Last month I presented a paper at the Vermont Law School Environmental Scholarship symposium, and the paper relied in some part on the idea that the most achievable (if modest) means of incorporating climate externalities into societal decisionmaking would be some form of cost internalization through the polluter pays principle — specifically by imposing retroactive liability for climate harms on those industries most responsible (specifically fossil fuel industries).

One conference attendee, a professor at Vermont Law School, challenged me on this idea.  His view was that economics-based responses to climate change undermine attempts to respond to greenhouse gas emissions as a moral issue.

That’s an intriguing thought — certainly I agree that climate responsibility is a moral issue of the first order.  After all, the basic principle that one should do no harm to others easily covers pollutant emissions that will cause great harm to agriculture, patterns of habitation, and ecosystems worldwide.

But I am not sure that law can possibly deal with climate response as a pure moral issue rather than as an issue of allocation.  Laws that ban absolute moral wrongs do so absolutely, or with limited exceptions.  Prohibitions against murder are an example.  In the environmental law context, the Endangered Species Act (as originally enacted) comes to mind — all takes of endangered species were banned by section 9, and section 10 incidental take permits were not authorized until the 1982 amendments to the ESA.

But no legal system could ban all emissions of greenhouse gases like the ESA bans takes of endangered species.  Even the most strident climate activists continue to drive cars, heat and light their homes,  and fly around in planes — activities that are inconsistent with the view that all greenhouse gas emissions are absolute moral wrongs akin to murder to the killing of an endangered species.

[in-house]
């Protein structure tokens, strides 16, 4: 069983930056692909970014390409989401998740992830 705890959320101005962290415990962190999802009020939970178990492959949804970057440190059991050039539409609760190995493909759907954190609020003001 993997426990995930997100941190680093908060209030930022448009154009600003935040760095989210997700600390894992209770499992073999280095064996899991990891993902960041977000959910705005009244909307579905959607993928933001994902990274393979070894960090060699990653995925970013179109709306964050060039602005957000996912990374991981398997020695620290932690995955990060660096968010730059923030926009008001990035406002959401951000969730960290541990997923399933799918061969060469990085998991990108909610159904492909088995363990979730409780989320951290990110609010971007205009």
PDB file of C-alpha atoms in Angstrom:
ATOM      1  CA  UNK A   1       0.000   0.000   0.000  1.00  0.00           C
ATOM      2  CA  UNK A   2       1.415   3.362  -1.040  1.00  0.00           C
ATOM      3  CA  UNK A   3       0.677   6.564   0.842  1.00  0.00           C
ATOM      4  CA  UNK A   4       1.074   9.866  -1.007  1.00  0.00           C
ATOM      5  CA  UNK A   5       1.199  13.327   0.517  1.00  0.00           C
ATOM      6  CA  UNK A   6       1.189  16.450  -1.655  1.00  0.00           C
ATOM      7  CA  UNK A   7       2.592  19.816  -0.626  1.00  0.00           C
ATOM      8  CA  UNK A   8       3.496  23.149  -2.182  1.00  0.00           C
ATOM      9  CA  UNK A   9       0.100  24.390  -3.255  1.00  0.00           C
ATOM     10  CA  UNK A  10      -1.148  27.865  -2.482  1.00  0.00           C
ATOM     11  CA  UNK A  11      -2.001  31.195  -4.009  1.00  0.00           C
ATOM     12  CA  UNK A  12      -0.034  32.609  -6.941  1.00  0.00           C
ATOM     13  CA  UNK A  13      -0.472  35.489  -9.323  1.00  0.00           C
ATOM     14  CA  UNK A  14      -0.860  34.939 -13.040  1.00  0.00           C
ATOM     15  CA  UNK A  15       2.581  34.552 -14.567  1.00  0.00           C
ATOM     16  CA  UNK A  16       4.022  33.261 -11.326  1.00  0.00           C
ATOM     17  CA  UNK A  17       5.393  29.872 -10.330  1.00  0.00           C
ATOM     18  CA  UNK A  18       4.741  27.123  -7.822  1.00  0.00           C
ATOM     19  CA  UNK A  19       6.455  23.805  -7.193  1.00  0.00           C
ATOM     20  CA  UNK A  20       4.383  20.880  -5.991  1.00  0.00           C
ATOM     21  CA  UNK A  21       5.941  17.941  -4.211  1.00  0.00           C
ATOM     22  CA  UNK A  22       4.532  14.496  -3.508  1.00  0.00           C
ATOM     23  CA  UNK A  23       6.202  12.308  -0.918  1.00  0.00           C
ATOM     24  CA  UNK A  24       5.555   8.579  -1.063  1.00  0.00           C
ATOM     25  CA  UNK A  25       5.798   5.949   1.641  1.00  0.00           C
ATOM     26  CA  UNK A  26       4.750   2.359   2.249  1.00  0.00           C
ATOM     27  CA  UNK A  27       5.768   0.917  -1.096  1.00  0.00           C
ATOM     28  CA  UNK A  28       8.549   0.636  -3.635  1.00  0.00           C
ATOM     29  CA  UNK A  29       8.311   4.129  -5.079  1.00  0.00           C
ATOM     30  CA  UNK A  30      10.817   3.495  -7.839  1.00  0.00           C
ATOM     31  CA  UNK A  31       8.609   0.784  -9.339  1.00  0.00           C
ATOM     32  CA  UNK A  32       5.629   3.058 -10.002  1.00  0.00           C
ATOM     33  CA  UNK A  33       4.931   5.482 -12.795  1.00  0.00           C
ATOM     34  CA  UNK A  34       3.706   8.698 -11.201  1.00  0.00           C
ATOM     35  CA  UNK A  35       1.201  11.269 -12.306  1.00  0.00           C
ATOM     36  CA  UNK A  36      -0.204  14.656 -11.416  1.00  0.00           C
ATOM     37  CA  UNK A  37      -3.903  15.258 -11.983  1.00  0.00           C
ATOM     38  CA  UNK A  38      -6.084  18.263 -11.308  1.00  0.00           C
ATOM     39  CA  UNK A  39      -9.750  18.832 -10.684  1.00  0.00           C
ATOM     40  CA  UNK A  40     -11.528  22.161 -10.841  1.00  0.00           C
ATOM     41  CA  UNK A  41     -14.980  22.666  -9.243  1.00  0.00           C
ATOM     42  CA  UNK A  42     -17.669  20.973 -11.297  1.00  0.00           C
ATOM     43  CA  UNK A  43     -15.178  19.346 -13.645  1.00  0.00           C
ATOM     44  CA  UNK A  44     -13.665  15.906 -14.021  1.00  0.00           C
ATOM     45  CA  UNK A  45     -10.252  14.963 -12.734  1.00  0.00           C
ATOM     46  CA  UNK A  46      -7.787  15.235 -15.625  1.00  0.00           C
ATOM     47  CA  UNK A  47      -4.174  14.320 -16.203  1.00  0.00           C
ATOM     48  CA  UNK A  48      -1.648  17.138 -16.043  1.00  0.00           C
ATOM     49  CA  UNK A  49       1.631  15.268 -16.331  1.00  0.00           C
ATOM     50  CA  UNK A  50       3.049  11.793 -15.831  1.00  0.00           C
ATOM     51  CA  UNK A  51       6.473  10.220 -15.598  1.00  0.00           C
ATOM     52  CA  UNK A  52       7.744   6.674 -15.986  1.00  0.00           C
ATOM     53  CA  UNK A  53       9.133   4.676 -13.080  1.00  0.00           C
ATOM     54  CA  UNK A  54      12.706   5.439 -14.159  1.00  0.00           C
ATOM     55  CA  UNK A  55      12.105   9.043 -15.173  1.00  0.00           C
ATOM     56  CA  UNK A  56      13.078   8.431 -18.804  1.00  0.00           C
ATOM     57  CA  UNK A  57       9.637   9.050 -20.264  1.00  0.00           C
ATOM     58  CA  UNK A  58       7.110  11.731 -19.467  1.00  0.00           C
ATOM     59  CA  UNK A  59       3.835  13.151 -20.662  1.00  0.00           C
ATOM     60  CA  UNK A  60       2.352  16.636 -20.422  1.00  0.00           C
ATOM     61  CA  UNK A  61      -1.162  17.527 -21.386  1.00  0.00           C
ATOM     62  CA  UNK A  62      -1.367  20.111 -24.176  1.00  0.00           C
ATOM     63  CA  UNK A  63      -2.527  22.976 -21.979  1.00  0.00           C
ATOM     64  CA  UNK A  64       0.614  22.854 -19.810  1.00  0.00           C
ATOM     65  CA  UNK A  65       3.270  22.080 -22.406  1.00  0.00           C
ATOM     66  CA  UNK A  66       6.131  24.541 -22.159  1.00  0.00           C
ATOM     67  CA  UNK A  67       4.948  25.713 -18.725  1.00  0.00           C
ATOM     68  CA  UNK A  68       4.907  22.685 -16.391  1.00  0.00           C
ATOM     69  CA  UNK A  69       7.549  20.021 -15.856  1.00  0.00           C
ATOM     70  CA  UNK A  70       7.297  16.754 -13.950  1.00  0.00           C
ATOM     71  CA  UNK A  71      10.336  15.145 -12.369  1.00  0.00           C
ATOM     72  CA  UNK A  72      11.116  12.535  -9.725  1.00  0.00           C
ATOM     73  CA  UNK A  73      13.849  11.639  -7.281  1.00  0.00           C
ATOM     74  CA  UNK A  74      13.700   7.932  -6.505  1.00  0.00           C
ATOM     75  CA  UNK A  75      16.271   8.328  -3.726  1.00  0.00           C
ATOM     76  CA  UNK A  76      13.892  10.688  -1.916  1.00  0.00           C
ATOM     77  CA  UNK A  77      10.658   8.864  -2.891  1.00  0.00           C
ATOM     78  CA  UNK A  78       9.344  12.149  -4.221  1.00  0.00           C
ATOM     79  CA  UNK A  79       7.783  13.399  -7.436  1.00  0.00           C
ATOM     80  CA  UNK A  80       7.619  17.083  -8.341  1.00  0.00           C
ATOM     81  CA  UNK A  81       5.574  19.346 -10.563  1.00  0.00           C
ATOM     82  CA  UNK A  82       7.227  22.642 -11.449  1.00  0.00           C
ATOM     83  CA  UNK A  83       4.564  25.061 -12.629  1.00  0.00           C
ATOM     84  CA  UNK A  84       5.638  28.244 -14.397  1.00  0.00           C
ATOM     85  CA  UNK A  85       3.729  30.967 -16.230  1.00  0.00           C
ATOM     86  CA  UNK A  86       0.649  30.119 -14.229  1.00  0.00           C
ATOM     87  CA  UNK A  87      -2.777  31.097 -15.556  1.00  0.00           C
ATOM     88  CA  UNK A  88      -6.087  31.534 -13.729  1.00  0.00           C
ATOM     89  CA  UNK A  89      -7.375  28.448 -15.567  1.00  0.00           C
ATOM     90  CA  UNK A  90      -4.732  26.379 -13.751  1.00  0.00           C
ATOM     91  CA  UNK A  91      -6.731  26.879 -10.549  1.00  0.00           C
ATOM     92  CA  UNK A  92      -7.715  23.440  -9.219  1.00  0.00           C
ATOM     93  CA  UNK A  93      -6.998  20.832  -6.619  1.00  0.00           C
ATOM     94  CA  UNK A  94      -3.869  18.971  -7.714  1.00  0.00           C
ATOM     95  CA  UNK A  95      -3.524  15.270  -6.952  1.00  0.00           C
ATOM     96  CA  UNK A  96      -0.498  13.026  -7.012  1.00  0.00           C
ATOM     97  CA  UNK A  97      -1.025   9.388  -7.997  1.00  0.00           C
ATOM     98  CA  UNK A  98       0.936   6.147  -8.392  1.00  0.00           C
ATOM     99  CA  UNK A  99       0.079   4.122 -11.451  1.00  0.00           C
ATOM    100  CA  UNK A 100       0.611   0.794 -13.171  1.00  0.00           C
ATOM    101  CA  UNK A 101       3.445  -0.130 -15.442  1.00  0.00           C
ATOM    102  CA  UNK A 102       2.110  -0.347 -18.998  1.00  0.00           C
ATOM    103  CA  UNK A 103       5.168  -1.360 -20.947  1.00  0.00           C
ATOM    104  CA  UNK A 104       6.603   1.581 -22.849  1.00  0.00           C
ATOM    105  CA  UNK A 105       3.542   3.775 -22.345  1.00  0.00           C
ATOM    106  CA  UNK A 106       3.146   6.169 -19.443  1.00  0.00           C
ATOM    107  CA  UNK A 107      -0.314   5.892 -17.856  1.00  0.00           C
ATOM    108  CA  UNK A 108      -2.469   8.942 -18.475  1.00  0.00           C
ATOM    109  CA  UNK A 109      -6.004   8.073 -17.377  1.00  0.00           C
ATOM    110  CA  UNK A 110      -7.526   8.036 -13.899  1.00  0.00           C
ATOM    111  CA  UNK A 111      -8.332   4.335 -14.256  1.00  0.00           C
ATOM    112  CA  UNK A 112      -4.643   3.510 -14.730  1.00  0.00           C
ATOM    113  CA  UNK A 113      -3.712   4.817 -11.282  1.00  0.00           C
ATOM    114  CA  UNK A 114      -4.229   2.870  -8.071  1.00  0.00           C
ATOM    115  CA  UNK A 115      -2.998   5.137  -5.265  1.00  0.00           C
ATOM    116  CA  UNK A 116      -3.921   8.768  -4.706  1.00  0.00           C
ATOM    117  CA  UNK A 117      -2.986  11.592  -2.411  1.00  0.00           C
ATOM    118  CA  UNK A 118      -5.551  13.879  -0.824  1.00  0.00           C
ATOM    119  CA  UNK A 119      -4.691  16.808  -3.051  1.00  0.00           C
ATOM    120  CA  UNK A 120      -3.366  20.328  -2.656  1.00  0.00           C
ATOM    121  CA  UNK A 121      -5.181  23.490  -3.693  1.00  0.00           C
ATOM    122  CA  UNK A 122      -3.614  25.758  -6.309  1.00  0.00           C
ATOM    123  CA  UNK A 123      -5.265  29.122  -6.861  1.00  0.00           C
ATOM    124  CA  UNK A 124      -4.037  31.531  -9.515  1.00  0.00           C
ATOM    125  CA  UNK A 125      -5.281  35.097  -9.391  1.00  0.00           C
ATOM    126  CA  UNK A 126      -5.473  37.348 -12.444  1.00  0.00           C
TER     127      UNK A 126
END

The moral objection to greenhouse gas emissions is an objection to unsustainable levels of emissions.  Not all greenhouse gas emitting activities are morally wrong, only those in excessive of a sustainable rate.  And that’s the rub for a system of greenhouse gas regulation based on moral principles: once you set out to reduce or limit an activity, but not to ban it entirely, you get into a process of allocating limited resources.  And allocation of limited resources is all of what economics is about.

How you go about allocating these scarce resources — whether by market trading and price signals, centralized planning and allocation, straight per capita distribution — you are choosing an economic system.  So unless the law’s response to climate change is going to be to ban all greenhouse gas generating activities on moral grounds (I am not holding my breath for that one!) then the law’s response will of necessity be some sort of economic system of allocation.  As long as we keep our primarily market based economic system in this country, price signals are the most likely means of internalizing climate costs and allocating the atmosphere’s scarce carbon recycling capacity.